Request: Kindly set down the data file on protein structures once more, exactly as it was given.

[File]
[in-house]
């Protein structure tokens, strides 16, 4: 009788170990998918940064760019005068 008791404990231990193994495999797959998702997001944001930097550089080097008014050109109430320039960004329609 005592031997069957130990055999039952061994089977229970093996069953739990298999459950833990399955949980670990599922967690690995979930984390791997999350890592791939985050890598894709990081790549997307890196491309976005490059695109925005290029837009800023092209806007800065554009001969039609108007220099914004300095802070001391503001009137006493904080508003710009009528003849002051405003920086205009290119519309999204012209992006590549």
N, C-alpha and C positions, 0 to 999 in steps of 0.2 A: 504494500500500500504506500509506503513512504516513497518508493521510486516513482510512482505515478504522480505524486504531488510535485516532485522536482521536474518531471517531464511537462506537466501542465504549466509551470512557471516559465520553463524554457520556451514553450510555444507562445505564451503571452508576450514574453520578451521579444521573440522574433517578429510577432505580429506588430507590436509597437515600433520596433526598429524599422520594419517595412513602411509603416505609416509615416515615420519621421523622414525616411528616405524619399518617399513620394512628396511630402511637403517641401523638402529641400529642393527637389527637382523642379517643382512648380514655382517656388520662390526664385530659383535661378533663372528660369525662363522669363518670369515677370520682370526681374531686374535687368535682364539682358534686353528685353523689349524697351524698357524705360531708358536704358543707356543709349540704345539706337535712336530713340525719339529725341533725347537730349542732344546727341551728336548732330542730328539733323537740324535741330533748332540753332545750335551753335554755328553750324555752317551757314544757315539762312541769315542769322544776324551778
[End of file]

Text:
[in-house]
């Protein structure tokens, strides 16, 4: 009788170990998918940064760019005068 008791404990231990193994495999797959998702997001944001930097550089080097008014050109109430320039960004329609 005592031997069957130990055999039952061994089977229970093996069953739990298999459950833990399955949980670990599922967690690995979930984390791997999350890592791939985050890598894709990081790549997307890196491309976005490059695109925005290029837009800023092209806007800065554009001969039609108007220099914004300095802070001391503001009137006493904080508003710009009528003849002051405003920086205009290119519309999204012209992006590549």
N, C-alpha and C positions, 0 to 999 in steps of 0.2 A: 504494500500500500504506500509506503513512504516513497518508493521510486516513482510512482505515478504522480505524486504531488510535485516532485522536482521536474518531471517531464511537462506537466501542465504549466509551470512557471516559465520553463524554457520556451514553450510555444507562445505564451503571452508576450514574453520578451521579444521573440522574433517578429510577432505580429506588430507590436509597437515600433520596433526598429524599422520594419517595412513602411509603416505609416509615416515615420519621421523622414525616411528616405524619399518617399513620394512628396511630402511637403517641401523638402529641400529642393527637389527637382523642379517643382512648380514655382517656388520662390526664385530659383535661378533663372528660369525662363522669363518670369515677370520682370526681374531686374535687368535682364539682358534686353528685353523689349524697351524698357524705360531708358536704358543707356543709349540704345539706337535712336530713340525719339529725341533725347537730349542732344546727341551728336548732330542730328539733323537740324535741330533748332540753332545750335551753335554755328553750324555752317551757314544757315539762312541769315542769322544776324551778